Create Account | Sign In: Author or Forum

Search Symptoms

Category: Cardiology | Neurology | Psychiatry | Surgery | Anesthesiology & Pain | Geriatrics | Critical Care | Journal

Back to Journal Articles

Walk Test IDs Risk of Cognitive Dysfunction Post Cardiac Surgery

Last Updated: June 15, 2018.

The six-minute walk distance test is useful in identifying patients with a higher likelihood of developing postoperative cognitive dysfunction following cardiac surgery, according to a study published online May 9 in the Annals of Thoracic Surgery.

FRIDAY, June 15, 2018 (HealthDay News) -- The six-minute walk distance (6MWD) test is useful in identifying patients with a higher likelihood of developing postoperative cognitive dysfunction (POCD) following cardiac surgery, according to a study published online May 9 in the Annals of Thoracic Surgery.

Kazuhiro Hayashi, P.T., from Nagoya University Hospital in Japan, and colleagues investigated the association between preoperative 6MWD with POCD in 181 patients (mean age, 71.4 years) undergoing cardiac operations.

The researchers found that the POCD group had a significantly lower 6MWD (median, 400 m) versus the non-POCD group (median, 450 m). Independent risk factors for POCD included the 6MWD, intensive care unit length of stay, age, and the Mini-Mental State Examination score. For each increase of 50 m in the 6MWD the odds of POCD decreased (odds ratio, 0.807).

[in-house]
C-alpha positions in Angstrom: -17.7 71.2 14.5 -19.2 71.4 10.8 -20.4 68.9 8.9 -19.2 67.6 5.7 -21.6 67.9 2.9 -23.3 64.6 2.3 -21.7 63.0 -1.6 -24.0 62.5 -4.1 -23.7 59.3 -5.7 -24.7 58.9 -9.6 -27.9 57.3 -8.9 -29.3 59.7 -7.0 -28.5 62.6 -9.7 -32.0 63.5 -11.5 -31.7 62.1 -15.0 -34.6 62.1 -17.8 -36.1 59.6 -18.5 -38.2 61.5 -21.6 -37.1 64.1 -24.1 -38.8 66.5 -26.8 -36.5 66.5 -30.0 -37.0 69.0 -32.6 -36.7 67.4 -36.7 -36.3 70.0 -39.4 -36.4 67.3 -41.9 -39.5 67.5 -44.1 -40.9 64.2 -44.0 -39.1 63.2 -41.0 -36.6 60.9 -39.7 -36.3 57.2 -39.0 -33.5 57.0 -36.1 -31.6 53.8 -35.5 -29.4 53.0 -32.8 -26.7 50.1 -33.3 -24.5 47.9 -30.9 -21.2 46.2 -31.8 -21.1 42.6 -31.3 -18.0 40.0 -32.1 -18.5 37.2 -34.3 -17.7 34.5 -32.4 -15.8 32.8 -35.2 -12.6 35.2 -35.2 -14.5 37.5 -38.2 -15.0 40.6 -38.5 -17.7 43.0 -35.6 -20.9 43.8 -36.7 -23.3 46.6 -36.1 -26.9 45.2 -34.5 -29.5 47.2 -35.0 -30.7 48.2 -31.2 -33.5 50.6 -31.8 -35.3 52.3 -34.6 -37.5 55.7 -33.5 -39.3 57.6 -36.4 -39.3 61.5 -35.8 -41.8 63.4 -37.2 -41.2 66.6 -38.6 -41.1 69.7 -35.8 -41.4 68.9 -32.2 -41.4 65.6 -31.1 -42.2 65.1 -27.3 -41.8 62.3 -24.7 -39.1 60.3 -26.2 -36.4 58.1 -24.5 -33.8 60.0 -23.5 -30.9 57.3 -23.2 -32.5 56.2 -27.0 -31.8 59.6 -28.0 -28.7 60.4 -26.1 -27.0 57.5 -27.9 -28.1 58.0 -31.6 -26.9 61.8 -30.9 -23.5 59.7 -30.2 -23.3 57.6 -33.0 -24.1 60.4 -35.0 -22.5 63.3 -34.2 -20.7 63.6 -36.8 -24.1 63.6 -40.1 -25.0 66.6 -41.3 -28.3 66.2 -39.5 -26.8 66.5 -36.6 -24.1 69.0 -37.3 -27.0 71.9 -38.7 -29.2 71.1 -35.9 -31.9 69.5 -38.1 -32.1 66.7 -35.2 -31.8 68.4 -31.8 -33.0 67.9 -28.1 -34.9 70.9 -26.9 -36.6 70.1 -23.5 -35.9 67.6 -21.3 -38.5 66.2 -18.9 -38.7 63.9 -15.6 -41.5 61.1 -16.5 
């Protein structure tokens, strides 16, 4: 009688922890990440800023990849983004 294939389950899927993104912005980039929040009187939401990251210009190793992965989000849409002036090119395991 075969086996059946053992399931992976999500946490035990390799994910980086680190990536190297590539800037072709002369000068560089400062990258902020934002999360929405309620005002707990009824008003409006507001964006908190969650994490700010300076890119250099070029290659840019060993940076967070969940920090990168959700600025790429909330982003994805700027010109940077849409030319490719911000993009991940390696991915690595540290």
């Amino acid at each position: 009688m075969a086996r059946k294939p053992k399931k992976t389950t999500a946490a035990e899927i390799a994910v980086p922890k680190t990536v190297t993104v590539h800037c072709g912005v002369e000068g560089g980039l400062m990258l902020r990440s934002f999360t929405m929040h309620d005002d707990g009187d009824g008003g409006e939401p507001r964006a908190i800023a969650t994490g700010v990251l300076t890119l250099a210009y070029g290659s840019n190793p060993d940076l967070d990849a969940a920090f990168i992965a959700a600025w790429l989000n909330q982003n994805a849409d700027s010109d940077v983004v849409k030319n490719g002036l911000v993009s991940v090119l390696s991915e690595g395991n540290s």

"If we are able to identify patients who are at risk for POCD, we can provide early treatment and encourage them to better understand the dysfunction," Hayashi said in a statement.

Abstract/Full Text (subscription or payment may be required)


Previous: AMA: Federal Government Must Tackle Rising Insulin Prices Next: Pediatric Kidney Recipients Often Have Subclinical Inflammation

Reader comments on this article are listed below. Review our comments policy.


Submit your opinion: